Integral of arsinhx using logarithmic form?

I have came across a question which has already took a lot of my time, basically it states that I must use the relationship that arsinhx = ln (x+sqrt (x×x+1))

to integrate arsinhx.

I already know how to integrate arsinhx, but I couldn't really manage to integrate it in logarithmic form.

I tried using by parts and substitutions, but it quickly got messy and very tedious, is there a clean way to achieve this?

Thanks in advance!

3 Answers

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  • cidyah
    Lv 7
    6 years ago
    Favorite Answer

    ∫ arcsinh x dx = ∫ ln ( x+ sqrt(x^2+1) ) dx

    Integrate by parts

    dv= dx; v= x

    u = ln ( x + sqrt(1+x^2) )

    du = 1 / ( x + sqrt(1+x^2) ) d/dx ( x + sqrt(1+x^2) )

    du = 1 / ( x + sqrt(1+x^2) ) ( 1 + 2x / 2sqrt(1+x^2) )

    du = ( 1+ x / sqrt(1+x^2) ) / ( x + sqrt(1+x^2) )

    du = ( sqrt(1+x^2) + x ) / (sqrt(1+x^2) ( x+sqrt(1+x^2))

    du = 1 / sqrt(1+x^2) dx

    ∫ u dv = u v - ∫ v du

    ∫ ln ( x+ sqrt(x^2+1) ) dx = x ln ( x + sqrt(1+x^2) ) - ∫ x dx / sqrt(1+x^2) ----------- (1)

    Consider the integral ∫ x dx / sqrt(1+x^2)

    Let u=1+x^2

    du = 2x dx

    x dx = (1/2) du

    ∫ x dx / sqrt(1+x^2) = (1/2) ∫ du/ sqrt(u) = sqrt(u) = sqrt( 1+x^2)

    substitute this into (1)

    ∫ ln ( x+ sqrt(x^2+1) ) dx = x ln ( x + sqrt(1+x^2) ) - sqrt (1+x^2) + C

  • Ian H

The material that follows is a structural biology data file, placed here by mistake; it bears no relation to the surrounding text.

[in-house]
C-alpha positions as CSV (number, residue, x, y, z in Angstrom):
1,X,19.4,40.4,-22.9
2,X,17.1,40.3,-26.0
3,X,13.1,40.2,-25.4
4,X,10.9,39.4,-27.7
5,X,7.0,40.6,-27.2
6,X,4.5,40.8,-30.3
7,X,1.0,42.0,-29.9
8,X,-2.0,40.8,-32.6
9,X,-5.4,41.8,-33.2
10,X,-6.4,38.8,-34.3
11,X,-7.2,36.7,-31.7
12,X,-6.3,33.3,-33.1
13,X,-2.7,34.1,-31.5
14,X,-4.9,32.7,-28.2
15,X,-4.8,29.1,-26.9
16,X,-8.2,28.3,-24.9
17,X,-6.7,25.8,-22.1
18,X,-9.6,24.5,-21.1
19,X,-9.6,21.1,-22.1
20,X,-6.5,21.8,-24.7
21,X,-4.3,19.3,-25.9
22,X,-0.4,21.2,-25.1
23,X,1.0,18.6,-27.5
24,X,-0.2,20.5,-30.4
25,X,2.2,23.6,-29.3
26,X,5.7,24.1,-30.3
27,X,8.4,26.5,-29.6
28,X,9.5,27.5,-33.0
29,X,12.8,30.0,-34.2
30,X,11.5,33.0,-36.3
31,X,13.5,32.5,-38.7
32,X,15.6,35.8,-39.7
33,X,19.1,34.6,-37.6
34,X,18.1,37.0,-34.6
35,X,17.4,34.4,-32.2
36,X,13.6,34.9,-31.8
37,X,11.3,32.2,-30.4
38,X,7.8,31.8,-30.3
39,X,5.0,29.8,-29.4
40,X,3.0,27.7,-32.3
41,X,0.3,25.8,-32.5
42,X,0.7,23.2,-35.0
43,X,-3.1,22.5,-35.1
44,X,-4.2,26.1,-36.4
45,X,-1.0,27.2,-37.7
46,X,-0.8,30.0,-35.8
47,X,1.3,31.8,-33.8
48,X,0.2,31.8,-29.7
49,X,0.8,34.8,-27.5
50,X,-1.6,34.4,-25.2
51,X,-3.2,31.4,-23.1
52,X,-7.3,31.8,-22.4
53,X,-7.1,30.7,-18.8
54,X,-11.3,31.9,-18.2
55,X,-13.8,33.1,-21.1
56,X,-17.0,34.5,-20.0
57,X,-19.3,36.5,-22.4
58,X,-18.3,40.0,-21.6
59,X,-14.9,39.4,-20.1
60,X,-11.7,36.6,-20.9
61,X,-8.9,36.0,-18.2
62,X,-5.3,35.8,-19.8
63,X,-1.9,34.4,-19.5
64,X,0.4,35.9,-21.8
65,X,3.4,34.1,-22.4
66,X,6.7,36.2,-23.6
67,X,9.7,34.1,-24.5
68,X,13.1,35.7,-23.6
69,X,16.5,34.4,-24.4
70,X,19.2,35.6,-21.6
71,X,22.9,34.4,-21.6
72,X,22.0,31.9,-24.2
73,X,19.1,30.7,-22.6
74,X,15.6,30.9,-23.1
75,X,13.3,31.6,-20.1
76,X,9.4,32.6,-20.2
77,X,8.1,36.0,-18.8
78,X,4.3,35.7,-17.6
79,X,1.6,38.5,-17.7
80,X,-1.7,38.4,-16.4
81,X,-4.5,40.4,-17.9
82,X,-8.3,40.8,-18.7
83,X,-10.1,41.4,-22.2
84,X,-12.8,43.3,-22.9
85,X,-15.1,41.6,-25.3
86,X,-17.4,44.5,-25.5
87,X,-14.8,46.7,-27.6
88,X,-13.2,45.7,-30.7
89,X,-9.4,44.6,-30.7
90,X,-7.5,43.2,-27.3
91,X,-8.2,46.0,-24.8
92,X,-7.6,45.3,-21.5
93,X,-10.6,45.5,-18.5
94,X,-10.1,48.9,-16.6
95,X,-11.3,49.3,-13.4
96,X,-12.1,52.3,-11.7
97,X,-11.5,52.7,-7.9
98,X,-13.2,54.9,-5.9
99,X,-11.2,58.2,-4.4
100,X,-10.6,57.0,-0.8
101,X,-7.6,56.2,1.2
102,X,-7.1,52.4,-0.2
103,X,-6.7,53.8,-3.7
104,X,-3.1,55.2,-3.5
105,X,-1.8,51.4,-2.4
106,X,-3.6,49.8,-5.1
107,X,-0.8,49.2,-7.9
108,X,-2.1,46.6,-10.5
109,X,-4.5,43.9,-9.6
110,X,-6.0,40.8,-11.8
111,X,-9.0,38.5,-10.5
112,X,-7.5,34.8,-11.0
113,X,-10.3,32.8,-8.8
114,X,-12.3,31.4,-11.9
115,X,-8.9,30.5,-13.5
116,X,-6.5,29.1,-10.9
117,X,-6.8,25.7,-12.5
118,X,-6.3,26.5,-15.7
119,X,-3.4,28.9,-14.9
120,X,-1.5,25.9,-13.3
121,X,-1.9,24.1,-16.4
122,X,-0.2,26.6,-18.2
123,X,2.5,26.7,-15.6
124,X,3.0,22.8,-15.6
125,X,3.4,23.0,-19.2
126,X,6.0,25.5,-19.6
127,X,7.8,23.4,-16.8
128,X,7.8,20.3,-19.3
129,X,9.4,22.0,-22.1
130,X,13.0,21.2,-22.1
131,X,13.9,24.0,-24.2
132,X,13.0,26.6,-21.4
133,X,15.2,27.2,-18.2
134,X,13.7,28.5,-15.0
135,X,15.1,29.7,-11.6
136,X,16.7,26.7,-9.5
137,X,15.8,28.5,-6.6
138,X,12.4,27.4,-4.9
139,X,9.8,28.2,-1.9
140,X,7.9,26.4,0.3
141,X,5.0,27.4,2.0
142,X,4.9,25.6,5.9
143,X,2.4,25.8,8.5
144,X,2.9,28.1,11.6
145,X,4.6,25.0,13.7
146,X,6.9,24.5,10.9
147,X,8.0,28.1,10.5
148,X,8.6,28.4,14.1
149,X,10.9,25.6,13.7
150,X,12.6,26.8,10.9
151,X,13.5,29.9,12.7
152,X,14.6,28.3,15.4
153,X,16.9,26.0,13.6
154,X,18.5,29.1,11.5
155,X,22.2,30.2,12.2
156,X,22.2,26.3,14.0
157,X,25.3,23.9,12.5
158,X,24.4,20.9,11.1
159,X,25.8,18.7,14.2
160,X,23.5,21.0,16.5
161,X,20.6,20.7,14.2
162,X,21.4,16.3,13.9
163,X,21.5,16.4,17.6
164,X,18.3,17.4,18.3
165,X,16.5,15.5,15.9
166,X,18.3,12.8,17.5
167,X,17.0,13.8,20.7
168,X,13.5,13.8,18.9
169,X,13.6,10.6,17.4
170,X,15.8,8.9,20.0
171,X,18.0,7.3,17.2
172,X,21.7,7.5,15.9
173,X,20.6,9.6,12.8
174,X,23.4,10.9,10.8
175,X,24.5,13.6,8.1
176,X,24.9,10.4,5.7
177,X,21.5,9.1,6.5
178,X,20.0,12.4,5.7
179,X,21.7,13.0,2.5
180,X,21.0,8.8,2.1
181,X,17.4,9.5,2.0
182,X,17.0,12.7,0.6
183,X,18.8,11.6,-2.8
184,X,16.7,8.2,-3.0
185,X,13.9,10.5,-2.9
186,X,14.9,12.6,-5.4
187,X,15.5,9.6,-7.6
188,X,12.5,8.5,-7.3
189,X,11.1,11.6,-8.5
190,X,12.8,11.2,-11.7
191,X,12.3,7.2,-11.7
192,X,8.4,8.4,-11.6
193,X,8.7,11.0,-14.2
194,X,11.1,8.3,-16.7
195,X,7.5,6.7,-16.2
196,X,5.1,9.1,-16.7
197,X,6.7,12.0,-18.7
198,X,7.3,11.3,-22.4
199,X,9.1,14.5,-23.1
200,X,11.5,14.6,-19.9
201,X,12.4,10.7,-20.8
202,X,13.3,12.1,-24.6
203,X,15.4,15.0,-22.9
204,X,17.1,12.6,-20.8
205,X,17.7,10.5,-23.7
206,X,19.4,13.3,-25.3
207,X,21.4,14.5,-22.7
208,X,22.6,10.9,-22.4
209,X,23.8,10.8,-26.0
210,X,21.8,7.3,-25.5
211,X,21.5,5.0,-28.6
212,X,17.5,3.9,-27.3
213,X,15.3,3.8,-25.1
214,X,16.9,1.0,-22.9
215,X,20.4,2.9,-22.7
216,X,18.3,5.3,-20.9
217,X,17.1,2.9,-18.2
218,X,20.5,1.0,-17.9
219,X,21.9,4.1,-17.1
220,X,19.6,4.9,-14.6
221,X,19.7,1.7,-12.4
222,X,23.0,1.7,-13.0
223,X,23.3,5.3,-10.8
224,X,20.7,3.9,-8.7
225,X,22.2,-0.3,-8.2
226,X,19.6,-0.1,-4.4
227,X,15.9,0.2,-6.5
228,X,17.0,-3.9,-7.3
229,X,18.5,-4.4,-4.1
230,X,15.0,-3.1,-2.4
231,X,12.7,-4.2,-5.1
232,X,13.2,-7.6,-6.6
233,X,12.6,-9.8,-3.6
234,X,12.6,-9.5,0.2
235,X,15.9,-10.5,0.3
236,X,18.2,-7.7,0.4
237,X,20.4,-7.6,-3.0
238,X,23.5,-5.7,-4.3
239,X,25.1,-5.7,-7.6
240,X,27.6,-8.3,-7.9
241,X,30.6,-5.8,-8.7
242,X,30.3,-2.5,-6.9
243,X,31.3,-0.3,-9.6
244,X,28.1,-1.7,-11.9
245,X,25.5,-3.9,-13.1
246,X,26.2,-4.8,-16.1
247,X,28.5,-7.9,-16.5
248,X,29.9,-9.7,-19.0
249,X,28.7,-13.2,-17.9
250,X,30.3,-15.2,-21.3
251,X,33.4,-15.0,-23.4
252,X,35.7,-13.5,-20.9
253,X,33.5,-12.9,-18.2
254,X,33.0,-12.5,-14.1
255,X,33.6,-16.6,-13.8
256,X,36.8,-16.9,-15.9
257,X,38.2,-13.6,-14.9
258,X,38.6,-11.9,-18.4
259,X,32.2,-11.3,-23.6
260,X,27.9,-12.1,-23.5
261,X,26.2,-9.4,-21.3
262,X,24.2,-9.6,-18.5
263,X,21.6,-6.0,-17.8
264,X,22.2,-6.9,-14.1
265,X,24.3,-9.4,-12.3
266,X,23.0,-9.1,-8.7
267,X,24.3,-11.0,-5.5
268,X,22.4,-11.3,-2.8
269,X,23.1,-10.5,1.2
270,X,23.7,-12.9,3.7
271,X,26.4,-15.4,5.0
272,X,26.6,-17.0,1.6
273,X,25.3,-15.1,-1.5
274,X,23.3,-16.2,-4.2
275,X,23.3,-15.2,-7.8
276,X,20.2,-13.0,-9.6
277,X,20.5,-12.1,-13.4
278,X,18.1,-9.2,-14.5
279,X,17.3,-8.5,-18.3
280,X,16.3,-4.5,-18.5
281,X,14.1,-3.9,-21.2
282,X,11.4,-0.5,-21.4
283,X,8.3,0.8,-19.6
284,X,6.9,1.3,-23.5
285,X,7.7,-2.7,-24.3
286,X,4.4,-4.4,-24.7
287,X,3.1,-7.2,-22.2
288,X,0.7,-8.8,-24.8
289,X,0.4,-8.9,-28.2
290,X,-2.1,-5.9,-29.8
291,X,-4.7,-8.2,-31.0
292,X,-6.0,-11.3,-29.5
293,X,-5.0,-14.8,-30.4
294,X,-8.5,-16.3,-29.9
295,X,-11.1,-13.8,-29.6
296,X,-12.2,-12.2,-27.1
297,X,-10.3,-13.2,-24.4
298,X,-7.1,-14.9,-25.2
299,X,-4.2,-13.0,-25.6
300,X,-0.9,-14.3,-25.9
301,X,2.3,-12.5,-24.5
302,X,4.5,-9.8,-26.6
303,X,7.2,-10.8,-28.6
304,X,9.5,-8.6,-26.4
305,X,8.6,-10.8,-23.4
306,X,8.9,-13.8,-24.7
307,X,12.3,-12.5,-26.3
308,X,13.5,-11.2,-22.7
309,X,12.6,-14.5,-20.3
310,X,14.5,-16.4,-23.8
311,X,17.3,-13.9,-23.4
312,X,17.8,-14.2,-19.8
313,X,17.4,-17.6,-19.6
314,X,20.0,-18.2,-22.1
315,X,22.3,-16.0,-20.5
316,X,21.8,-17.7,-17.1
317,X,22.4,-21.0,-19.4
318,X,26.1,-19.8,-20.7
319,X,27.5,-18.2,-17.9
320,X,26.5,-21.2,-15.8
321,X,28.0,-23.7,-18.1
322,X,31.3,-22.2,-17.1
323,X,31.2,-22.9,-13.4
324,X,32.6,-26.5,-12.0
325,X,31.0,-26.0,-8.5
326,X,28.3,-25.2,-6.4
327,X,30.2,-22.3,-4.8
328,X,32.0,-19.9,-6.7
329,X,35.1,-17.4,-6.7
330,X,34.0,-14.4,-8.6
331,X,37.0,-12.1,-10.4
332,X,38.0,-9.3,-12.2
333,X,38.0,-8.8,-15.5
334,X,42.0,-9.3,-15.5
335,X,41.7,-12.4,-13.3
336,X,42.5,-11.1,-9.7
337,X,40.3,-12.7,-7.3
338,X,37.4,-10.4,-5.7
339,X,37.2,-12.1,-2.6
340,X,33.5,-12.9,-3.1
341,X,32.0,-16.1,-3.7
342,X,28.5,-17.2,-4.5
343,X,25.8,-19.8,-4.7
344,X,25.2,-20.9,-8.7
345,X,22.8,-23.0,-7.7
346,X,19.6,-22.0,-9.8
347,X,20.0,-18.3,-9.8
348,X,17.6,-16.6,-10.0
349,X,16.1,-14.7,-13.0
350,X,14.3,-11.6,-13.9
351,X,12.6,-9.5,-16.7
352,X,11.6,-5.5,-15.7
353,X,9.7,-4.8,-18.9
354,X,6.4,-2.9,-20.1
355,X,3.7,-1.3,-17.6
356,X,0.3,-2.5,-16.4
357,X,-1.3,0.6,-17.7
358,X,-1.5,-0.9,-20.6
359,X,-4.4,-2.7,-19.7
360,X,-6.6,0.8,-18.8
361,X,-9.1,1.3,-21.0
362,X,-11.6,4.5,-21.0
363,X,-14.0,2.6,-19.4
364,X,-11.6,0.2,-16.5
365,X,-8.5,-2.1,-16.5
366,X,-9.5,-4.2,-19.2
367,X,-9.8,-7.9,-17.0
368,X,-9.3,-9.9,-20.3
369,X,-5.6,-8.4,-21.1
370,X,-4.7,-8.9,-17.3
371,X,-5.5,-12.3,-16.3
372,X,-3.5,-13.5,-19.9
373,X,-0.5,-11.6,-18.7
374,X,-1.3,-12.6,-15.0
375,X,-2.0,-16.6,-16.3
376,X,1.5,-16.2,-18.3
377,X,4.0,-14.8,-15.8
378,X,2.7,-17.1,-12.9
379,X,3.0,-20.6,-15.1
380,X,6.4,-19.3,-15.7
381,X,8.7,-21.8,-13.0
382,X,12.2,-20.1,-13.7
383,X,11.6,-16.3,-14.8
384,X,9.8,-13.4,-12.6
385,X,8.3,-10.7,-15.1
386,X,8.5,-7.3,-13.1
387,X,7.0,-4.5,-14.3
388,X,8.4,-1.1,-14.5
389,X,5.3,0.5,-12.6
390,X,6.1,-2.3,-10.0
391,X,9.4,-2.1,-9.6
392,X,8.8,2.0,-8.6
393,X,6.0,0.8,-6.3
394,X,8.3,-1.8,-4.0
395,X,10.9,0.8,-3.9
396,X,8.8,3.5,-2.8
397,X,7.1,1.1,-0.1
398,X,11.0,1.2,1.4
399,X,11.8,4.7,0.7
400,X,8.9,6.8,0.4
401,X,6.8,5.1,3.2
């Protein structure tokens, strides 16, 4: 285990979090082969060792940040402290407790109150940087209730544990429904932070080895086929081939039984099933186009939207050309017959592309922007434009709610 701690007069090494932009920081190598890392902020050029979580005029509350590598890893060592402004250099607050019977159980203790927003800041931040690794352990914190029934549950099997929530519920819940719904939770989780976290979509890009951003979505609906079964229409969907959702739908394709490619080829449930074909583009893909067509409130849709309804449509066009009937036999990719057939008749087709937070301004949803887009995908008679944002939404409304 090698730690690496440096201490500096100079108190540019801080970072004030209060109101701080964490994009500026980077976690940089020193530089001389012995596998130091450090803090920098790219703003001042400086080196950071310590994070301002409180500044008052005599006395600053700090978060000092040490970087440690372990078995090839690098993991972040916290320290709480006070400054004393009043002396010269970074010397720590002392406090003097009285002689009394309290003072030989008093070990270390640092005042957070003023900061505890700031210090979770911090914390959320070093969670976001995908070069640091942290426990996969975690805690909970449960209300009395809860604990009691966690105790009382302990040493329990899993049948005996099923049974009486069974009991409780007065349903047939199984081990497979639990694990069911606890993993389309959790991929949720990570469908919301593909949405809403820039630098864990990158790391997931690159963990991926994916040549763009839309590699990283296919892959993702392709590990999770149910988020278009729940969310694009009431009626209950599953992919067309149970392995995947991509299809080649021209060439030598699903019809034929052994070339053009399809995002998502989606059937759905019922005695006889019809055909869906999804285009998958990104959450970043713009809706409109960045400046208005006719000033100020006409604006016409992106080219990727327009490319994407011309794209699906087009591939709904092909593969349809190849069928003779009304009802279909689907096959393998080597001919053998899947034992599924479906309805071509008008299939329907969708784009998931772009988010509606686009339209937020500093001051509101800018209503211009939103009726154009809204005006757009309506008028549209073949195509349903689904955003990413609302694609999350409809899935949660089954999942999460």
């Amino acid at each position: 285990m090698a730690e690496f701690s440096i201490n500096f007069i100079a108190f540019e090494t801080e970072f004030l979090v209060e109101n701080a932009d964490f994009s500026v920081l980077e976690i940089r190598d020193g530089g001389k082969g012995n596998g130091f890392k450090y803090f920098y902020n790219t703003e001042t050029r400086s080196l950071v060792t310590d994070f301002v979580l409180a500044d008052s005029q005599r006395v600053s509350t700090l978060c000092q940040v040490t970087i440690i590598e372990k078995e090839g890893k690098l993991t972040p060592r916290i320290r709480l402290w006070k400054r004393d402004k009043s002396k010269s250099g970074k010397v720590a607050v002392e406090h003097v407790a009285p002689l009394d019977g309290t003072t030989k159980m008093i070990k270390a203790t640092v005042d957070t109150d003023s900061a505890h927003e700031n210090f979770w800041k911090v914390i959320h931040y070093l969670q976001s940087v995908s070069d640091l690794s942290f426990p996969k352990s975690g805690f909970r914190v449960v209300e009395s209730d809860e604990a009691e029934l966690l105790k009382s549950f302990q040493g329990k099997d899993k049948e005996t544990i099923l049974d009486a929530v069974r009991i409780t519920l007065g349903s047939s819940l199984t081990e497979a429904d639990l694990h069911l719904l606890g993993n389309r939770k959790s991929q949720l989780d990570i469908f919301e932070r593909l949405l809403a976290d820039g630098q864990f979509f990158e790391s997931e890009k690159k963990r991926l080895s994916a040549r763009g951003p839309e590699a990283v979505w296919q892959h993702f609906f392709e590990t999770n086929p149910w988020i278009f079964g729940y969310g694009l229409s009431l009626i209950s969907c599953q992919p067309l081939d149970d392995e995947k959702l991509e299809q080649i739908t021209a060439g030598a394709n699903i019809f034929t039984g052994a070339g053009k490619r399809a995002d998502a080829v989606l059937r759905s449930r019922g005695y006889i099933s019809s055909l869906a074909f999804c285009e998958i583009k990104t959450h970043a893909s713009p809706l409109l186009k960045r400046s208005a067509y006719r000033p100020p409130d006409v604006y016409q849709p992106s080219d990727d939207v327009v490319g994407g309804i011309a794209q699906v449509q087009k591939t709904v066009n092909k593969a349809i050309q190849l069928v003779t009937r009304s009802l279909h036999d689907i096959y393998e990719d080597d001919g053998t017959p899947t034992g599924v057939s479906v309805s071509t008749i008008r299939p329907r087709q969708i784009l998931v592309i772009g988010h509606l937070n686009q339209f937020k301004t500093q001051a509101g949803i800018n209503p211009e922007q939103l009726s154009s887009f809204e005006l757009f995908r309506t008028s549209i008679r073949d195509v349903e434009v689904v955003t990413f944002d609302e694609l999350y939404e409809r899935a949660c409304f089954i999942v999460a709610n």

Lv 7
    6 years ago

    Use relationship that arcsinh(x) = ln[x + √(x^2 + 1)] to integrate arcsinh(x)

    Let 2x = e^y – e^(-y) = 2sinh(y) …………………………(1)

    so that y = arcsinh(x) = sinh^-1(x)

    (e^y)^2 – 2xe^y – 1 = 0

    e^y = x ± √(x^2 + 1), with e^y > 0, so that explains why

    ln(e^y) = y = sinh^-1(x) = ln[x + √(x^2 + 1)] …… (2)

    d/dx[ln(x)*x] = ln(x) + 1, (using the product rule)

    and from that we can work out ∫ln(x)dx = xln(x) – x

    We can use that approach to find the integral of (2) by asuming that

    it will contain the term xln[x + √(x^2 + 1)]

    d/dx{ ln[x + √(x^2 + 1)] * x} = ln[x + √(x^2 + 1)] + T, where

    T = x*d/dx{ ln[x + √(x^2 + 1)]}

    T = x/[x + √(x^2 + 1)] * [1 + x/√(x^2 + 1)] which rearranges as

    T = x/[x + √(x^2 + 1)] * [x + √(x^2 + 1)] /√(x^2 + 1)

    That looks messy until you notice that the squared bracket terms cancel.

    T = x/√(x^2 + 1)] This tells us that

    ∫ln[x + √(x^2 + 1)]dx = xln[x + √(x^2 + 1)] - ∫[x/√(x^2 + 1)]dx

    Substituting back and integrating the last term

    ∫arcsinh(x)dx = x*arcsinh(x) - √(x^2 + 1)

    Regards – Ian H

  • Nick
    Lv 6
    6 years ago

    This will be useful:

    d/dx(e^(arcsinhx)) = e^(arcsinhx)*d/dx(arcsinhx) = 1+x/(x^2+1)^(1/2) = e^(arcsinhx)/(x^2+1)^(1/2)

    => d/dx(arcsinhx) = 1/(x^2+1)^(1/2)

    Now integrate by parts:

    int(arcsinhx dx) = xarcsinhx - int(x/(x^2+1)^(1/2) dx)

    = xarcsinhx - (x^2+1)^(1/2) + constant <----

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